Despite all the regulatory bodies in the US and China, it turned out that in the end, a short seller blew the whistle on what was going on.  In January 2020., after Luckin raised capital, the hedge fund Muddy Waters announced it was shorting the stock.  It had serious questions about stated results and wanted answers.  It hired nearly 1,500 investigators who recorded 11,000 hours of video to learn more about consumer patterns and analyze sales.

Among other things, a report they put together concluded that Luckin had inflated sales by 69% in the third quarter of 2019 and by 88% in the last quarter; moreover, rather than making profit as the company claimed, results were overstated and stores were actually losing serious money.

The events that unfolded at Luckin were a painful reminder that, despite all of the laws and regulations intended to protect investors, there are bad guys out there who are capable of skillfully manipulating them.  And their activities are not limited to tiny, unknown companies.  Fraud has been uncovered at very large and prestigious firms in energy, pollution control, precious metals, and telecommunications, to name just a few industries.  Along the way, investors have lost many billions.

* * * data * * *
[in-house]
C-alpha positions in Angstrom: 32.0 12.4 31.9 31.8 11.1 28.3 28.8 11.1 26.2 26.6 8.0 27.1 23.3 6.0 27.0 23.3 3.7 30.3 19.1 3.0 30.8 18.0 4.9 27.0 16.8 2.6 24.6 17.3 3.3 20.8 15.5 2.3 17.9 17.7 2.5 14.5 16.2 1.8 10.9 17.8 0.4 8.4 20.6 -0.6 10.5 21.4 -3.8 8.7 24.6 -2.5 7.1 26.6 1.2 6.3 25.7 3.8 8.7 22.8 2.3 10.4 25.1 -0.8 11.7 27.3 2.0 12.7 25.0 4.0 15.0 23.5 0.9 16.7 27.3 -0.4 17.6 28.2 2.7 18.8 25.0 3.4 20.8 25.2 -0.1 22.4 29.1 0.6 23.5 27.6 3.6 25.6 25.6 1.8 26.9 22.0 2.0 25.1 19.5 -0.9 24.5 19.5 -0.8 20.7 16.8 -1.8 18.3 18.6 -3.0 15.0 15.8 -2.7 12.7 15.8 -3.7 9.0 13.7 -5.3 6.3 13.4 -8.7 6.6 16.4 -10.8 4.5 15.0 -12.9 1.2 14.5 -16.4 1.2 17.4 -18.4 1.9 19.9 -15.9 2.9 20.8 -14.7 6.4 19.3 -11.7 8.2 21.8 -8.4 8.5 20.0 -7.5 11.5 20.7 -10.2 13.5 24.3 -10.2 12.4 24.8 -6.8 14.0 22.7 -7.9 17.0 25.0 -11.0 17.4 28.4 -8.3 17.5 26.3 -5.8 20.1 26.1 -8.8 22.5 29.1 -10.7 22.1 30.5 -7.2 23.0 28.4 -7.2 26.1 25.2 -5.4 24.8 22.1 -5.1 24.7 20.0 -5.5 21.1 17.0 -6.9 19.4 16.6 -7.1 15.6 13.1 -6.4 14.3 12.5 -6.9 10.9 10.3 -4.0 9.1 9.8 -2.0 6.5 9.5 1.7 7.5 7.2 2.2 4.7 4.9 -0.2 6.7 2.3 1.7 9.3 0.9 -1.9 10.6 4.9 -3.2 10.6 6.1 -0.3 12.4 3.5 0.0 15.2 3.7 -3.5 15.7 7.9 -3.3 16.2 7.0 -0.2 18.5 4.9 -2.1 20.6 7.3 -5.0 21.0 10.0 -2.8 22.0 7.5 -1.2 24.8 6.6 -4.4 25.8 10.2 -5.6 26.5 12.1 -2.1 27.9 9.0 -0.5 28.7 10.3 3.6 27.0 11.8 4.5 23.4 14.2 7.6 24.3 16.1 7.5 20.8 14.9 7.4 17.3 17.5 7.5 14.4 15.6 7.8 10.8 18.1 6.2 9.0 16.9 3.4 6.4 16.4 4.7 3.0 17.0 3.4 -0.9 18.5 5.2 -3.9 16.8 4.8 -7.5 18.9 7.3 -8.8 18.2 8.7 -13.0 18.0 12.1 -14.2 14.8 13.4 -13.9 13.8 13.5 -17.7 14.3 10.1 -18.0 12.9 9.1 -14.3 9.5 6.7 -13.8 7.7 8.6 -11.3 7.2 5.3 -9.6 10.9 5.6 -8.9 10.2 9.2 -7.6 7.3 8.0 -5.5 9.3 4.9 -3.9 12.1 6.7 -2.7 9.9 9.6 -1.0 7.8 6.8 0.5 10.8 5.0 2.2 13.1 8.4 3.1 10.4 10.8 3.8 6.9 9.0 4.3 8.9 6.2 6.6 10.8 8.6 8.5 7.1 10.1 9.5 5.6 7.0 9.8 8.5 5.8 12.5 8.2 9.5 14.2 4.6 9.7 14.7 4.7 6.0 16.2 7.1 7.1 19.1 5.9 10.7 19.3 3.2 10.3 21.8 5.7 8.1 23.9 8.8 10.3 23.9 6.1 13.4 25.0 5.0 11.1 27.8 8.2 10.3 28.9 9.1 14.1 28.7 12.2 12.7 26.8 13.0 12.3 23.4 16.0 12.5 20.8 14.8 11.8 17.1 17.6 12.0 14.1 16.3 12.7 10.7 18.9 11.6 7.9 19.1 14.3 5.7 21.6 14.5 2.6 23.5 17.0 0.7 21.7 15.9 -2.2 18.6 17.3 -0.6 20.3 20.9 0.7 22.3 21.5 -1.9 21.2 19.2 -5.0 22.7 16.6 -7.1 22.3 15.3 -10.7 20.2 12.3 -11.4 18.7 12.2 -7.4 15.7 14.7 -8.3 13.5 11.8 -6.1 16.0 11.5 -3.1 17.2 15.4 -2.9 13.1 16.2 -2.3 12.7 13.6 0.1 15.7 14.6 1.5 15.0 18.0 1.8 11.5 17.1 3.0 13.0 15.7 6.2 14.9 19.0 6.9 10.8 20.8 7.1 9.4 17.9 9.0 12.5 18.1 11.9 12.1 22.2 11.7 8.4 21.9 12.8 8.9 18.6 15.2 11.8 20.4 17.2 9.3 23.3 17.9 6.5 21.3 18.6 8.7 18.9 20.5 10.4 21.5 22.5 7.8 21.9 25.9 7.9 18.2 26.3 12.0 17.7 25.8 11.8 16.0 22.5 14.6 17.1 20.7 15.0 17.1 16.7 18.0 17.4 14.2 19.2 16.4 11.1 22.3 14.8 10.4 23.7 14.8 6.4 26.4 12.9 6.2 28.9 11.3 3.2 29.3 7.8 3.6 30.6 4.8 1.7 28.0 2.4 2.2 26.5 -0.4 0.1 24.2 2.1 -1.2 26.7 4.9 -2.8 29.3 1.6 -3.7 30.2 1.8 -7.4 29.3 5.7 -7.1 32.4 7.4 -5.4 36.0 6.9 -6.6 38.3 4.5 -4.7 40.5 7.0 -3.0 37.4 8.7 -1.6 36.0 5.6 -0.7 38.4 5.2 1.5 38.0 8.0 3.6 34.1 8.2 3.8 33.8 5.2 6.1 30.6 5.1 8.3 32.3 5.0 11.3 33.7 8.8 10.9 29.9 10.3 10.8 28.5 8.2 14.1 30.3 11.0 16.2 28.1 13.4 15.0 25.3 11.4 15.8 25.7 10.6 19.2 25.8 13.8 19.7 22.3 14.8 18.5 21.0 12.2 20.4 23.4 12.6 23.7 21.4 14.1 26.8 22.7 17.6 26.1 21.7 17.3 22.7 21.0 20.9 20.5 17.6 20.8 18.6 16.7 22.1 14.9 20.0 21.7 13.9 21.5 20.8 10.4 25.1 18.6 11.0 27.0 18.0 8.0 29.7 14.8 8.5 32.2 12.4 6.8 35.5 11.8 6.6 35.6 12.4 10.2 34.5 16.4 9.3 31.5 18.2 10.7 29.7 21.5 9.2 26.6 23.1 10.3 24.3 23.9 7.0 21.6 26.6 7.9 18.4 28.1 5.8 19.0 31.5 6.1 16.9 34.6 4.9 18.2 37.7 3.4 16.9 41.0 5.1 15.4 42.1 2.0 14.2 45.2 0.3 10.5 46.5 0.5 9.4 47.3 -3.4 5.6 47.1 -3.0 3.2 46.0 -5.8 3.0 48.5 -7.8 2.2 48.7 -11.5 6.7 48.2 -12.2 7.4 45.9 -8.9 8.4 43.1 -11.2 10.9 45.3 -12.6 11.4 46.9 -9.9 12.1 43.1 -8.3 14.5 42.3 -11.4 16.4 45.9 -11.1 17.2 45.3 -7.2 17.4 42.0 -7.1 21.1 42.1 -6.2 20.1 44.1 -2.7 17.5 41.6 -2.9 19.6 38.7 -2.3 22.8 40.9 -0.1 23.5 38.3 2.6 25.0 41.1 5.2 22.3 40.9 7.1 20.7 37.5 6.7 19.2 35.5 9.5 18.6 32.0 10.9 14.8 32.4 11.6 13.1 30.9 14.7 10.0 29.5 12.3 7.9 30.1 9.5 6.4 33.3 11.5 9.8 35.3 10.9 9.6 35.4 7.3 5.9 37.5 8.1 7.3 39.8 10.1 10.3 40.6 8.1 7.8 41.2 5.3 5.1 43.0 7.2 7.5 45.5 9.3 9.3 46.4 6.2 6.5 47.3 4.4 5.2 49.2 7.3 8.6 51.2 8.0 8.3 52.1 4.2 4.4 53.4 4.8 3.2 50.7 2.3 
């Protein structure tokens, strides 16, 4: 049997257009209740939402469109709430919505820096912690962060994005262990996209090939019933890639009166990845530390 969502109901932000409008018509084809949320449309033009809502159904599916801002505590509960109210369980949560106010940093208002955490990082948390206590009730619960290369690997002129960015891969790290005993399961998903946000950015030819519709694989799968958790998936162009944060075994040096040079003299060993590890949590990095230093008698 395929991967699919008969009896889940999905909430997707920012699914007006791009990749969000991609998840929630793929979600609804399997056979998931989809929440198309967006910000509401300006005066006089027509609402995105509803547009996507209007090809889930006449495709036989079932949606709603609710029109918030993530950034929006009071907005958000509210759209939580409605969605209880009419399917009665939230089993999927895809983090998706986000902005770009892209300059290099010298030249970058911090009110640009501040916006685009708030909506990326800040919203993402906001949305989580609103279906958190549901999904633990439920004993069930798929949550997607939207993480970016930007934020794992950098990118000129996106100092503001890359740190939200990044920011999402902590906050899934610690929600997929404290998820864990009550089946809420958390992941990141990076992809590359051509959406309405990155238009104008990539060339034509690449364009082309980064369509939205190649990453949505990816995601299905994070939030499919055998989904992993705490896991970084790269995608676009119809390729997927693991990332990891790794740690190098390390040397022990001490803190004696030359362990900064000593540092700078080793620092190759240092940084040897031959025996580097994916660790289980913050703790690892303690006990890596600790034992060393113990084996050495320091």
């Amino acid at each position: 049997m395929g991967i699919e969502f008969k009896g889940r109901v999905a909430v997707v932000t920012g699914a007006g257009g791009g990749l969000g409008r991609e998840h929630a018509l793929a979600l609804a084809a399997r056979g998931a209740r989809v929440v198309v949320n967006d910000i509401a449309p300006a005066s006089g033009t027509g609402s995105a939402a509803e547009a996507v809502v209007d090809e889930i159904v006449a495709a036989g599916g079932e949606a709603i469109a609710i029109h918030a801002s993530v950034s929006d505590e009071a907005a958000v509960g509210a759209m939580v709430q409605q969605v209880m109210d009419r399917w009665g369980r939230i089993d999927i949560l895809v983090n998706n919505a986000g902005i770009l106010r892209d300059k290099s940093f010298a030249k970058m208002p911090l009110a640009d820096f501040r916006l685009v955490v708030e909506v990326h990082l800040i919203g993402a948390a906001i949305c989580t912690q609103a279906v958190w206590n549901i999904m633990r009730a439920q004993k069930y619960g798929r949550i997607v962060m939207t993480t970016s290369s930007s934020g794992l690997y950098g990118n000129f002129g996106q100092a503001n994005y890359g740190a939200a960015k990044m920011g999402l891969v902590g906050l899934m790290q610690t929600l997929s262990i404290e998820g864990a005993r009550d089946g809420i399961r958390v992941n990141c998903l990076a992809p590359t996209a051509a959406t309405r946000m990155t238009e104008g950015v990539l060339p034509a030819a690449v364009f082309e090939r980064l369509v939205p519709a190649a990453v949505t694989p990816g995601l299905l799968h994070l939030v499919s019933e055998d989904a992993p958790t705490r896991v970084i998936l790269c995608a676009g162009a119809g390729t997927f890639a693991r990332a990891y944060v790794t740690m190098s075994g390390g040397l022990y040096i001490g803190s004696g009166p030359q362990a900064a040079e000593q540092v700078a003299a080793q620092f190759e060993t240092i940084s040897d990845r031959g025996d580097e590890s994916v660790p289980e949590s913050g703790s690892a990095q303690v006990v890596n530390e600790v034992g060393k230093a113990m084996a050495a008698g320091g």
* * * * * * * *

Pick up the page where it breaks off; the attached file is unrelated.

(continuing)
So what can investors do to protect themselves?  A healthy dose of skepticism may be a good place to start.  Also, company filings and investment recommendations are not Torah m'Sinai; while there is a tendency to believe the printed word, not every one of these is honest.

 When an investment idea looks too good to be true, very often it is.  Individual investors and others, anxious to make a few bucks on the market, can easily get sucked in to a bad situation and end up taking a financial hit.  The best investment philosophy is still "Buyer Beware."  


Sources:;;;; YouTube: Luckin Coffee Fraud Explained; Luckin Coffee Fraud - What Actually Happened

Gerald Harris is a financial and feature writer. Gerald can be reached at This email address is being protected from spambots. You need JavaScript enabled to view it.